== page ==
How Passive-Aggressive Behavior
Passive-aggressive behavior is frustrating. It’s mind baffling. It’s anger provoking. So why do people resort to such relationship-damaging behavior? And why is it so hard to change the pattern?
The pattern begins innocuously with a “Yes” and a “No Problem.”
He says, “Sure, I’ll take care of the task;” then he doesn’t.
She calls him on it; he shrugs his shoulders. “No big deal. I said I’d take care of it.”
She says, “Yes, but when?”
He says, “Get off my case. I said I’d do it.”
She backs off. Time passes. Task is still not done. She brings it up again.
He says, “I’m busy now. Get off my back, will you? I’ll do it in my own damn time, not yours.”
She says with rising rage, “But you said you’d take care of it last week.”
He says with rising disdain, “Calm down! You’re hysterical. Look at you; going nuts over nothing!”
The pattern ends malignantly with “Endless Excuses” and “Fire and Brimstone.”
As this example illustrates, resolving differences is tough when words and actions are not in alignment. The pattern typically begins in childhood when kids are comparatively powerless, yet are constantly being told what to do. To do things their own way, they learn to fudge their responses to adults, then return to doing whatever it is they want to be doing.
Passive-aggressive patterns carry over into adulthood when:
- You have not acquired negotiation skills nor do you reflect on your options.
You quickly respond to requests with a verbal “yes,” but don’t follow through with the agreed upon action. A better choice would be to reflect on your options, then choose a response.
- You keep your resentment hidden.
“Hide your true feelings.” “Put a smile on your face.” “Be agreeable.” From a young age, we’re taught to express our negative feelings in socially acceptable ways. Not a bad message. But some people take it too far. Rather than say what you mean and mean what you say, you say what you think others want to hear. When your actions don’t align with your words, others get upset. Then, you get upset with them. Tension and turmoil escalates and you’re off and running to the next p-a drama.
- You view yourself as the “victim.”
When you’re a member of a group (family, work, sports) and neglect your responsibilities, others will become perturbed. Rather than owning up to your obligations or re-negotiating your responsibilities, the p-a approach is to view yourself as the “persecuted victim.” Things don’t get done magically. They get done because people work together toward a common goal. Hence, it would be beneficial for you to be an active part of your group, rather than just waiting for others to tell you what to do, then resenting their interference.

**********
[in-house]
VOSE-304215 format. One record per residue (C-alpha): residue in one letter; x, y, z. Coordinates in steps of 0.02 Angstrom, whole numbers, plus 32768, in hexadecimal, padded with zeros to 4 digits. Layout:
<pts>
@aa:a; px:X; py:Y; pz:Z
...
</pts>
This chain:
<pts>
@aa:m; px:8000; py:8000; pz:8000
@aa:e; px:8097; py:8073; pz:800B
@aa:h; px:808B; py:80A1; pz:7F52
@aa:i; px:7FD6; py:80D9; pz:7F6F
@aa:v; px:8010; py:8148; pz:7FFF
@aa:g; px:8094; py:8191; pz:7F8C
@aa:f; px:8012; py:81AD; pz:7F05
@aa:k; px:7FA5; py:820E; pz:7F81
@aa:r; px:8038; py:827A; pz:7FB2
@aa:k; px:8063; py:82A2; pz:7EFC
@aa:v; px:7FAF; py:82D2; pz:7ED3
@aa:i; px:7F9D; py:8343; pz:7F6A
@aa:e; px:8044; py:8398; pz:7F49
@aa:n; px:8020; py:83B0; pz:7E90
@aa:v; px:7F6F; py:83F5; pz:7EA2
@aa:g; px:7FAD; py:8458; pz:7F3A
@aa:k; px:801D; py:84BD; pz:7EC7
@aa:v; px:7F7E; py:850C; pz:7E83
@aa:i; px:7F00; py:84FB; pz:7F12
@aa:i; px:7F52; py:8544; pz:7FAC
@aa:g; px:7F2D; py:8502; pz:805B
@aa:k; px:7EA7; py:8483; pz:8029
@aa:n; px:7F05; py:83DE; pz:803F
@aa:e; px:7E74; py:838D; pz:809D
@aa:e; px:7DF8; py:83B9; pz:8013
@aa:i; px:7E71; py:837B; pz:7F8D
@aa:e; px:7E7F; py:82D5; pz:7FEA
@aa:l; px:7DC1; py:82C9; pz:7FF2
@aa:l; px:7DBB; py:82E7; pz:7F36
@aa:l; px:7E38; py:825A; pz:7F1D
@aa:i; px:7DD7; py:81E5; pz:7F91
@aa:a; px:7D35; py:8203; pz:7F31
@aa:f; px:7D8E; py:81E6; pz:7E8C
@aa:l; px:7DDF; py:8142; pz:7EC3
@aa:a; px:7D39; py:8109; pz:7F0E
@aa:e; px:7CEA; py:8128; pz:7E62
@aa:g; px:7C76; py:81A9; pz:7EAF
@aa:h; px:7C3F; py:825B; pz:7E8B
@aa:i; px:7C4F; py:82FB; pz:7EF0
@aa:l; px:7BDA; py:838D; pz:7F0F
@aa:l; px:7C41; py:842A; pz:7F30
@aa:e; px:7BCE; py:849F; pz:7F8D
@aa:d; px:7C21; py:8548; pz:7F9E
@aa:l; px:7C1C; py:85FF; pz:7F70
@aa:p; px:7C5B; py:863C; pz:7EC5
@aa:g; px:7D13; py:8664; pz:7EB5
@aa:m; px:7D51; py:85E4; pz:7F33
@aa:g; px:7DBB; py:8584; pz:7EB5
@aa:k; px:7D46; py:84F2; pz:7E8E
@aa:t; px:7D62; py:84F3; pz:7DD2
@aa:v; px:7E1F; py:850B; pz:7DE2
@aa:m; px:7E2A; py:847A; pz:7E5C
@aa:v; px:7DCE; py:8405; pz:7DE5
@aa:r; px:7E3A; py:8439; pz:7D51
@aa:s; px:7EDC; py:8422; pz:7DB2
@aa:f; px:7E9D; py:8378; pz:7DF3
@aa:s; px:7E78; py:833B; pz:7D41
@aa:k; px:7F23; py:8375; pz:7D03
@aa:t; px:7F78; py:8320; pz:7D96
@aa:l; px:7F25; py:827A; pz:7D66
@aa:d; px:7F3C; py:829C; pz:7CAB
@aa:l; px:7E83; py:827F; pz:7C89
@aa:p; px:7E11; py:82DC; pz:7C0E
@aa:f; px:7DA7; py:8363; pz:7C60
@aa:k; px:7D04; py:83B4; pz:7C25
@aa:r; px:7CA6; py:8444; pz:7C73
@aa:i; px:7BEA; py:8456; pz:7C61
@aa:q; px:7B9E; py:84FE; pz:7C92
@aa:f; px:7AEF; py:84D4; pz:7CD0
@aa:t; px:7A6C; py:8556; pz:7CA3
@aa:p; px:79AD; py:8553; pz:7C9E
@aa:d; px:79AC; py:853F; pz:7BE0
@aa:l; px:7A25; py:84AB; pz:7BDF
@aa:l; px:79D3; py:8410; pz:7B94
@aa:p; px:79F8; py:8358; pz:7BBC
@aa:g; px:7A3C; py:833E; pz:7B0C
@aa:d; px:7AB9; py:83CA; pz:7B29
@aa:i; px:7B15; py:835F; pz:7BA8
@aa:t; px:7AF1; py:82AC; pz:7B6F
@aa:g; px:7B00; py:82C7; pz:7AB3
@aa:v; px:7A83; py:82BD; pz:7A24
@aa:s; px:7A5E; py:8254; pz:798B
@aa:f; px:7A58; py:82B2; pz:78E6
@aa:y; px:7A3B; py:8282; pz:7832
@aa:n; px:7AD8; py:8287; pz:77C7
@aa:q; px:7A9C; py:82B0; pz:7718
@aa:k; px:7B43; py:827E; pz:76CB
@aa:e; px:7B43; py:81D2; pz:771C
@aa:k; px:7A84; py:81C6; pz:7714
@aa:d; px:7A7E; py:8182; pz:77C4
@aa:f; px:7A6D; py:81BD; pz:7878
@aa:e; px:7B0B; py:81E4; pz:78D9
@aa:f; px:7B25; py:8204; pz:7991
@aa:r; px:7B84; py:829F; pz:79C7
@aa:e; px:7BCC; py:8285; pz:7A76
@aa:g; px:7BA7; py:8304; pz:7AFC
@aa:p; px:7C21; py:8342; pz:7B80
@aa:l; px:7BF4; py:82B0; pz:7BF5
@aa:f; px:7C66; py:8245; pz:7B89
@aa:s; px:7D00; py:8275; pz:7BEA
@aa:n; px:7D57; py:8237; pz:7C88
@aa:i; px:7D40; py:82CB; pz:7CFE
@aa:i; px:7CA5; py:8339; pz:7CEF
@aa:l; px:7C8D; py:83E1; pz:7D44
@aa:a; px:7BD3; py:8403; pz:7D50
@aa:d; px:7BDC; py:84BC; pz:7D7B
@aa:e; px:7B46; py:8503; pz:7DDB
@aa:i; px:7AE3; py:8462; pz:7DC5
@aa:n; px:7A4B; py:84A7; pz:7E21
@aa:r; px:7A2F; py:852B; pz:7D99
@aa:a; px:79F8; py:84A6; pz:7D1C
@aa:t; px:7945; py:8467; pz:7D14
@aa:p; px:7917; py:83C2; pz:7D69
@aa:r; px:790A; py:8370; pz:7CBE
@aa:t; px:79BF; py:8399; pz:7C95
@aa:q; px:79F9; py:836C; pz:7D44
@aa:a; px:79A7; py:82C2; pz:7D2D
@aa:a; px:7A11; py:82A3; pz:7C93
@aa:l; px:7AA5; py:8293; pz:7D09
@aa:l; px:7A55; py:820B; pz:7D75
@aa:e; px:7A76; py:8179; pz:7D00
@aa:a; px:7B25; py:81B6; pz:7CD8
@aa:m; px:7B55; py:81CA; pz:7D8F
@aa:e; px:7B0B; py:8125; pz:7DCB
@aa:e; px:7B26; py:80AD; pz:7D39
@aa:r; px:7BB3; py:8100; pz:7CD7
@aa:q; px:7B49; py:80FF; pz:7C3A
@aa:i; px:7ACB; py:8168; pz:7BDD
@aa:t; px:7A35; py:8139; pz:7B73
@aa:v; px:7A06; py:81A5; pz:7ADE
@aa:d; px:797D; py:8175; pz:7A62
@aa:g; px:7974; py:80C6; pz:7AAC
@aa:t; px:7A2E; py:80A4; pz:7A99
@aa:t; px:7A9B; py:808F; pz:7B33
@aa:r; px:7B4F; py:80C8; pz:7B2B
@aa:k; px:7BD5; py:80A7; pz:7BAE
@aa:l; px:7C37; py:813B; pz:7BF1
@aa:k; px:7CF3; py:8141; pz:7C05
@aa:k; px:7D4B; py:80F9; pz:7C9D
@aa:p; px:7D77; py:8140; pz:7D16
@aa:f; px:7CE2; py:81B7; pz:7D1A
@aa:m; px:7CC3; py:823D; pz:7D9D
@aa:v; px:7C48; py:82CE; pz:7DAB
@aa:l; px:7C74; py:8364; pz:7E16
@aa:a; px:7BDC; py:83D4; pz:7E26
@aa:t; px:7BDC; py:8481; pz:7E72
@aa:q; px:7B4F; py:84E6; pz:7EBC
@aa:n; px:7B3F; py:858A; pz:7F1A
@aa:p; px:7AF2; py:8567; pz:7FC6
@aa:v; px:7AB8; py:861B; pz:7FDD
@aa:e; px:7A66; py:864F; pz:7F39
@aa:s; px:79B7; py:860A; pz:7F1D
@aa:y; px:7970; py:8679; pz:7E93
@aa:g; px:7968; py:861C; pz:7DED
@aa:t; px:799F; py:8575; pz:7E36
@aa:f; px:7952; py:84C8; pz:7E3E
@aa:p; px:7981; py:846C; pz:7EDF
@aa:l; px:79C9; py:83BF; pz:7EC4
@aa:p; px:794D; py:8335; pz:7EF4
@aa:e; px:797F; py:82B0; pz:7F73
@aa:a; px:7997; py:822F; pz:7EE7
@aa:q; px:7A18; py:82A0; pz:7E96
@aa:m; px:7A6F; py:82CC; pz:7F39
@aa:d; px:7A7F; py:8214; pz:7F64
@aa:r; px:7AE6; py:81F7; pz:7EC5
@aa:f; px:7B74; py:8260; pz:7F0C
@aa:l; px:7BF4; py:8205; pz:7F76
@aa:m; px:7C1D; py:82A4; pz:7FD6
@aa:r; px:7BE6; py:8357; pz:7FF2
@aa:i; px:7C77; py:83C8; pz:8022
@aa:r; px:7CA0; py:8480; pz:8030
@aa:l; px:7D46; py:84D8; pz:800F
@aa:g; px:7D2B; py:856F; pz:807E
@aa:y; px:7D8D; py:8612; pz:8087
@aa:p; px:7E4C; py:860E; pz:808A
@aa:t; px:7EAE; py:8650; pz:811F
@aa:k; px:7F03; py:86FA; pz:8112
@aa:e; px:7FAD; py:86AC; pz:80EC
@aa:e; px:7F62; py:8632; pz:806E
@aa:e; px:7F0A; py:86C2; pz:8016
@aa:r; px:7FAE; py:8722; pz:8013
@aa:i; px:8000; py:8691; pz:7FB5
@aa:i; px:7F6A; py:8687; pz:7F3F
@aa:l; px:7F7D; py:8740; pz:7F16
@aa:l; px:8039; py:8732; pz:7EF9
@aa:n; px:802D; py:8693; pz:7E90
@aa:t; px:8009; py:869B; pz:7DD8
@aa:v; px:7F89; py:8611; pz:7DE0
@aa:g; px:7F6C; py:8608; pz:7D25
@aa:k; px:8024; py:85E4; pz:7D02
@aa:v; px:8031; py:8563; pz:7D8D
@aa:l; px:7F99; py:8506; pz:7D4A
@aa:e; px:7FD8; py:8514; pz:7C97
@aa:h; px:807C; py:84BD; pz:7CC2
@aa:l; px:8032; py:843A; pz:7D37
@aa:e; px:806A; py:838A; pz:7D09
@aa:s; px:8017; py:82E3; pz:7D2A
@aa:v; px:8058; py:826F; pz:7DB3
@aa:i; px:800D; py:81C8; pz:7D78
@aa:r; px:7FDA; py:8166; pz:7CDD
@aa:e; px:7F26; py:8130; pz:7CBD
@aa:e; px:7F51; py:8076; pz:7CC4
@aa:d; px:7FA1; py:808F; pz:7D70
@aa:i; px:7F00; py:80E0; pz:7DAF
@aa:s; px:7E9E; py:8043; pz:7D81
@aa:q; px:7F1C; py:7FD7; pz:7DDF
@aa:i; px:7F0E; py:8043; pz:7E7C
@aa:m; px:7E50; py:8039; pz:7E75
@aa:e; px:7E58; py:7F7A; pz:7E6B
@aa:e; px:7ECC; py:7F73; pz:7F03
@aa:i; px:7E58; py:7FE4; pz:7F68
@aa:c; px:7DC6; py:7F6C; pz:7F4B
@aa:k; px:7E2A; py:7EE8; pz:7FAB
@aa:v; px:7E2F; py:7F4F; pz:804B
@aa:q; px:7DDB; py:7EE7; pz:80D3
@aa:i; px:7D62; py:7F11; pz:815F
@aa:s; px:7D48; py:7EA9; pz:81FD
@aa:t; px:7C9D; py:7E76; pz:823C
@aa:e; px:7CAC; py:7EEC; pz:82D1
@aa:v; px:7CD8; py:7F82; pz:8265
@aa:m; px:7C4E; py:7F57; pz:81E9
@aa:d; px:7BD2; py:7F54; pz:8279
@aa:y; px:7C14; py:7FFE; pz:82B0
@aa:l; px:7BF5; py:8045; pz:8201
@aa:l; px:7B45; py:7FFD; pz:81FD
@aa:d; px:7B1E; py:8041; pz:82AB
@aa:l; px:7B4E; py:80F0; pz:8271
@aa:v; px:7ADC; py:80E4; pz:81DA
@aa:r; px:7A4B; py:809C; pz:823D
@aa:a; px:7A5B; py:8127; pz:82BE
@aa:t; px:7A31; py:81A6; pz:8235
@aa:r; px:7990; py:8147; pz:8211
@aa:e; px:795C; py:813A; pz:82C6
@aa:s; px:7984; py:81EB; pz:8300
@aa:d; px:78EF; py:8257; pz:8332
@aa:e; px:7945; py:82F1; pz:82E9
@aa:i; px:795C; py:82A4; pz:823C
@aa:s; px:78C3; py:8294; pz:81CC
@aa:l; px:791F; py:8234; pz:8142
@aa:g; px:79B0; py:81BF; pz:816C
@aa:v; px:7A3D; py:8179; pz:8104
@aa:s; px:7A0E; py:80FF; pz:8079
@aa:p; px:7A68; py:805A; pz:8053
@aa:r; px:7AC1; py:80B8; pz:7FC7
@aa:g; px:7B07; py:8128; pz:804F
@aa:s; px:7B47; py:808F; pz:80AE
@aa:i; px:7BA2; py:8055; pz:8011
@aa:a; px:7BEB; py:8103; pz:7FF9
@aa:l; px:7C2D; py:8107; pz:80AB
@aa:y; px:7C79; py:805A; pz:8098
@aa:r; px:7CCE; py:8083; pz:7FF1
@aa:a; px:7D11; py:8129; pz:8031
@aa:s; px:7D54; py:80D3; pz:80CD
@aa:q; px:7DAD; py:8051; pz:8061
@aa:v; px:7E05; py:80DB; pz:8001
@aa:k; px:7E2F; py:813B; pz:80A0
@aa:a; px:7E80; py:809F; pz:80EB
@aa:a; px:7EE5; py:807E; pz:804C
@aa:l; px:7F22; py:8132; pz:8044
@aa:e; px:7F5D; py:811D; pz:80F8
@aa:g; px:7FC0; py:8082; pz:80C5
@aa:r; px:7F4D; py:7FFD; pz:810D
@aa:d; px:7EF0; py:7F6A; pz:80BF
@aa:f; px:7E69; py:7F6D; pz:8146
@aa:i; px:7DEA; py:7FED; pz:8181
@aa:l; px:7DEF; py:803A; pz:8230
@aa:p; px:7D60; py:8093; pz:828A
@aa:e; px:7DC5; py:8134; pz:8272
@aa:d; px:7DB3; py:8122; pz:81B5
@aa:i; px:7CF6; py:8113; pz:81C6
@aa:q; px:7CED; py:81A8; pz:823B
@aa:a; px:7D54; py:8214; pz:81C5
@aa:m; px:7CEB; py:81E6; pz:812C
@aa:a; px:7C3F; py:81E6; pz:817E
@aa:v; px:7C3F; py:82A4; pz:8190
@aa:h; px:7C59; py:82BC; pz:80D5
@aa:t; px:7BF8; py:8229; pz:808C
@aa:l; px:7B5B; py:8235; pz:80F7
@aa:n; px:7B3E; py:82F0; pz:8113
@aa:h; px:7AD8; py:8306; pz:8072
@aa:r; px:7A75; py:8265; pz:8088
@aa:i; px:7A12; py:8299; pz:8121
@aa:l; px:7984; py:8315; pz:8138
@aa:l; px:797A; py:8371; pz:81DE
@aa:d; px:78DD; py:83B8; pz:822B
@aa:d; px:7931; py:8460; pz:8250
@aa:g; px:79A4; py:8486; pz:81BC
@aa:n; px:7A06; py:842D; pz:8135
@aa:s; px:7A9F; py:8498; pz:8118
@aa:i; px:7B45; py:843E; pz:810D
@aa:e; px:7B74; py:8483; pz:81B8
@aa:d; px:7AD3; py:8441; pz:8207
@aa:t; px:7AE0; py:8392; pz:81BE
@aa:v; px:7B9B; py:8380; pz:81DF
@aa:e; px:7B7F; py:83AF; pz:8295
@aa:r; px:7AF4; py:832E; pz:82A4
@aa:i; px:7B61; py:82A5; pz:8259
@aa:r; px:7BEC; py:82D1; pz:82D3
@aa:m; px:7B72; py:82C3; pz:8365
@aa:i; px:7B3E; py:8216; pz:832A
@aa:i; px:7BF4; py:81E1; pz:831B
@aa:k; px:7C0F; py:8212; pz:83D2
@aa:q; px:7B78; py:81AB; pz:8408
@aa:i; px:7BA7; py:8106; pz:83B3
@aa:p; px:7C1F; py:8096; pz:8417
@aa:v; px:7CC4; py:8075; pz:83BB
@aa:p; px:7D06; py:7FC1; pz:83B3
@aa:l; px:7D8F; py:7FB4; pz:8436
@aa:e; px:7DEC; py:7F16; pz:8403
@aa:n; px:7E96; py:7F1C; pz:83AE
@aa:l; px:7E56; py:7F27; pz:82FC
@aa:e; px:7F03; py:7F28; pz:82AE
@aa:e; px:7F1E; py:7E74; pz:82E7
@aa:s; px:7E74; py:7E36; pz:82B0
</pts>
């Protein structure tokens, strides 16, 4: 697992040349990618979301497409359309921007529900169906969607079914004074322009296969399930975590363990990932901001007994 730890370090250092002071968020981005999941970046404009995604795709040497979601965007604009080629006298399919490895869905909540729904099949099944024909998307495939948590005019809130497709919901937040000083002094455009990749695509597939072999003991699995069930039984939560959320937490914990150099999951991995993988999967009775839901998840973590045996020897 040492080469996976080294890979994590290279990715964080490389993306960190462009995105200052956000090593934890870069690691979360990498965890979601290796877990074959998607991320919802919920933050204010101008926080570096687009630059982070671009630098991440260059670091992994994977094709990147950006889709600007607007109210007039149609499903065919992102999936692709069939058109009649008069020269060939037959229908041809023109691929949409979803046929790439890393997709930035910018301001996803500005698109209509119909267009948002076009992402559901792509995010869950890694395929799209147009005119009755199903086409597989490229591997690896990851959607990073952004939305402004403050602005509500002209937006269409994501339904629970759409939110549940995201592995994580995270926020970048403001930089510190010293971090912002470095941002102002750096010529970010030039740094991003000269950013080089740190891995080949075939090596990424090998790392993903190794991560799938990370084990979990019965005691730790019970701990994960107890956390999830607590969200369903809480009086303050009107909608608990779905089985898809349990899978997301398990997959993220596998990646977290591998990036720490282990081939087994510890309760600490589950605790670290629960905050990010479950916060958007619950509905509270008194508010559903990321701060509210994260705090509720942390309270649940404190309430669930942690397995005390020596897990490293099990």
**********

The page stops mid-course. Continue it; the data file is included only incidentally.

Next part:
- You have not learned how to say “no” graciously.
Saying “no” helps you create limits, establish priorities, build character and makes your “yes” more meaningful. At times, we all need to say “no.” You can do so politely; “Sorry to say ‘no’ but I don’t have the time now.” Or, offer an alternative suggestion; “No, I can’t do it now, but tomorrow would work.” Better to say “no” directly than indirectly with passive-aggressive behavior.
The biggest obstacle to changing passive-aggressive behavior is the lack of awareness of alternative responses. Hence, people just keep on doing what they’ve always been doing, while resentment and rancor keep ruining relationship after relationship. Too bad. It doesn’t have to be this way. Start learning the power of sharing power; then get out of your own way.
Linda Sapadin is a psychologist and personal coach in private practice who specializes in helping people enrich their lives, enhance their relationships and overcome self-defeating patterns of behavior. For more information about her work, contact her by email or visit her website at PsychWisdom.
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